4. Ugandan General Election of 2006
The Uganda’s first multi-party election was held on February 23, 2006. The incumbent president, Yoweri Museveni, ran for a re-election on a National Resistance Movement (NRM) with his main opponent, Kizza Besigye running on Forum for Democratic Change (FDC). With four months to elections, Besigye was arrested on an allegation of treason. The arrest led to violence and riot across Uganda. Museveni won the election with 59% of the votes while Besigye garnered 37%. NRM, Museveni’s party, also won the majority of seats in the parliamentary elections. The opposition led by Besigye protested the results in Kampala with the Supreme Court rejecting the request to reject the poll despite the majority of the bench admitting that there had been electoral irregularities. The election was characterized by controversies with the government accused of intimidating the opposition leaders are their supporters including arrests and detention.
3. Kenyan General Election of 2007
Kenya’s general election was held on December 27, 2007, to elect the president, Members of Parliament, and Local Council. The presidential election was a race between the Kibaki and the leader of opposition Raila Odinga. The election was marked by ethnic hostility with Kibaki leading the dominant Kikuyu while Raila created a wider base by bringing together five major tribes. Despite the opinion polls indicating that Raila had a significant support across the country, Kibaki was declared the winner with 46% of the votes while Raila garnered 44%. However, Odinga’s party won the majority of seats in the national assembly. Odinga and his supporters disputed the results considering that Odinga had gained the majority of votes in six out of the eight provinces. Also, some Kibaki’s support base had recorded over 100% voters turnout. Kibaki was hurriedly sworn in on December 30, 2007. Violence broke out immediately the results were announced generating into ethnic clashes. The violence left over 1300 people dead and 600,000 displaced. Raila and Kibaki would later form a coalition government with Odinga as the prime minister.
2. Romanian Presidential Election of 2014
The Romanian Presidential Election of 2014 was held in two rounds. In the first round held on November 2, 2014, two candidates out of the 14 qualified for a run-off because none of the candidates obtained more than 50% of the votes; Victor Ponta of Social Democratic Party, and Klaus Iohannis of National Liberal Party (PNL). A second round was scheduled for November 16, 2014, with the constitutional court confirming the election results and validating the election of Klaus Iohannis as the president. The election was marked by protests with voters abroad expressing dissatisfaction with the voting process and demanded that the voting is extended past 9 pm. The final result was seen as a surprise because Ponta was the clear favorite before the second round. The election was also characterized by allegations electoral bribe with the distribution of food to more than 6.5 million people during campaigns. Victor Ponta’s deputy was also accused of illegally persuading voters in Moldova to vote for Ponta. The voting was also characterized by Diaspora voters staging protest around polling stations in Paris, London, New York, and Madrid.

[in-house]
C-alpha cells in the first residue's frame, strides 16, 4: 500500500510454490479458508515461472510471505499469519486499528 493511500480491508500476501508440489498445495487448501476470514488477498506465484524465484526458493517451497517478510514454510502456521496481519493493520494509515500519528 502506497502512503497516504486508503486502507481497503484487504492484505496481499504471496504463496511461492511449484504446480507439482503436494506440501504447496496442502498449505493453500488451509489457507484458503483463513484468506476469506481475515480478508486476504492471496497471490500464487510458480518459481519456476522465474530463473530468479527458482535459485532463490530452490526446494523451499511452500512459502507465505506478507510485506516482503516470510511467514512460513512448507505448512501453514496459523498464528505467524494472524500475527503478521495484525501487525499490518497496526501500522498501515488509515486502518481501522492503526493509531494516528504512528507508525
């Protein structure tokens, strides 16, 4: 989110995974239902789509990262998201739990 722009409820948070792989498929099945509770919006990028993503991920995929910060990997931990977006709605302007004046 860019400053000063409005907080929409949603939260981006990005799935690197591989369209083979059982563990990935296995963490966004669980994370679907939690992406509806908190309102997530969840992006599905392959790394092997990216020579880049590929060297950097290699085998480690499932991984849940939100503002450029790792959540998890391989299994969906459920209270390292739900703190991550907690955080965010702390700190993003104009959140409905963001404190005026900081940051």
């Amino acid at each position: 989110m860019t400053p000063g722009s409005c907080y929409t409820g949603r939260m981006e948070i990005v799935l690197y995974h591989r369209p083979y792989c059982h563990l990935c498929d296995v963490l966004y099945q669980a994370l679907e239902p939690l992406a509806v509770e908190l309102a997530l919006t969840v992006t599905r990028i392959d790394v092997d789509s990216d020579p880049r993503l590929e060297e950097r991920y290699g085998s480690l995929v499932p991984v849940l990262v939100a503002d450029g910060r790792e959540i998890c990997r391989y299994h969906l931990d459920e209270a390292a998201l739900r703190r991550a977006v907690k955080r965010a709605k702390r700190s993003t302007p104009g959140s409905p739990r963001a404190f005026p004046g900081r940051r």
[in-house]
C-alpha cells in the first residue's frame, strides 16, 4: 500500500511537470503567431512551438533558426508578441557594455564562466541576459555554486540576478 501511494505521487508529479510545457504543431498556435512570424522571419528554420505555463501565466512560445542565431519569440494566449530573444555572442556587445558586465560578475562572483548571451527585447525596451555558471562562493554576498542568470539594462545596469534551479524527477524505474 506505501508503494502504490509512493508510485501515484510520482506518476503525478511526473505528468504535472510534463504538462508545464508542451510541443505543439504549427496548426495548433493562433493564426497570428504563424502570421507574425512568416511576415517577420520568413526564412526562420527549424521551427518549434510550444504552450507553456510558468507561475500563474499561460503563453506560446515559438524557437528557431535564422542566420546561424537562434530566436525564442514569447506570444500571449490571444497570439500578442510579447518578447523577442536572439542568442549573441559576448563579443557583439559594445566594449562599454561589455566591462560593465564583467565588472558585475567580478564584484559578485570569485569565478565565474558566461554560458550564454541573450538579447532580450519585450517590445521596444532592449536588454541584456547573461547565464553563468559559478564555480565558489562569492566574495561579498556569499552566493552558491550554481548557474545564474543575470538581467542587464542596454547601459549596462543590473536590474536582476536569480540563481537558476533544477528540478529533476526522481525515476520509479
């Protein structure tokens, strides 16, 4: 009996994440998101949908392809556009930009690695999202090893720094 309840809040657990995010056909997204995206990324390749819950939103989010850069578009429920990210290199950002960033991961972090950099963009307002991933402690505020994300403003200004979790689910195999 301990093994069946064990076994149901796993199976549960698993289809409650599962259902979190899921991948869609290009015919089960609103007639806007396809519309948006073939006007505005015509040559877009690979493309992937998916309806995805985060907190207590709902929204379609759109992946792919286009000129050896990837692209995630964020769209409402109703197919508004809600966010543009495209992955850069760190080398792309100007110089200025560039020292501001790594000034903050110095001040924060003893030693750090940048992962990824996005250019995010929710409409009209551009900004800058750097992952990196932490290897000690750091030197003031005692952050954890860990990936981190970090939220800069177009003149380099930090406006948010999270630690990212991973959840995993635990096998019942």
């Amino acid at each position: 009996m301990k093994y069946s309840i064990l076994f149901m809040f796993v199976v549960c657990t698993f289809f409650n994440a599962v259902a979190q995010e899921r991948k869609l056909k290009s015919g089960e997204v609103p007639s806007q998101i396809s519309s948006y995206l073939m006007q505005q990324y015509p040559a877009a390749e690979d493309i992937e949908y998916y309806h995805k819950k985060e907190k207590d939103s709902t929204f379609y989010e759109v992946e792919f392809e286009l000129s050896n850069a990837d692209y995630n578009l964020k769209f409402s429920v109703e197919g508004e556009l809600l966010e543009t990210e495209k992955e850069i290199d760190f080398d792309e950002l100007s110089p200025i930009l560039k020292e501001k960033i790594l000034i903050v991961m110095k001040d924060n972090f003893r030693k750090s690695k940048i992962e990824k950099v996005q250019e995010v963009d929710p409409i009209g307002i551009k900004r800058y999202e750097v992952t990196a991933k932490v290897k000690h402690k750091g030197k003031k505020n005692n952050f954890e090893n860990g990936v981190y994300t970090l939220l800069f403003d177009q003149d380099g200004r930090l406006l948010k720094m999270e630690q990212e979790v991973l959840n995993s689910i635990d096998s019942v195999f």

1. Turkish General Election of 2015
The 24th Turkish general election was held on June 7, 2015, with the four major political parties emerging with varied result. The then ruling party, Justice and Development Party (AKP) lost the parliamentary majority garnering only 40.9% of the votes. Other parties which participated in the election included Republican People’s Party (CHP), the Nationalist Movement Party (MHP), and the People’s Democratic Party (HDP). However, controversies overshadowed the election before, during, and after the results were declared. During campaigns, the president, Recep Tayyip Erdoğan, was accused of planning to commit an election fraud and several irregularities. The irregularities included the use of state resources by AKP, incorrect voter data, media biased, and intimidation. These accusations led to political violence and vandalism especially of candidates’ properties. The Supreme Electoral Council was also accused of printing excess ballot papers further generating controversies. The voting process was marked by numerous misconducts. On June 3, 2015, the Volunteer Election Monitoring Group and other election monitoring groups claimed that the parties had recorded extra votes leading to politically motivated violence through the country. The election result produced the country’s first hung parliament with AKP garnering 40.9%, the CHP 25%, the MHP 16.3%, and HDP 13.1%. Talks to form a coalition government broke down several times with the AKP favoring an early election which was finally held on November 1, 2015.
About the Author
John Misachi is a seasoned writer with 5+ years of experience. His favorite topics include finance, history, geography, agriculture, legal, and sports.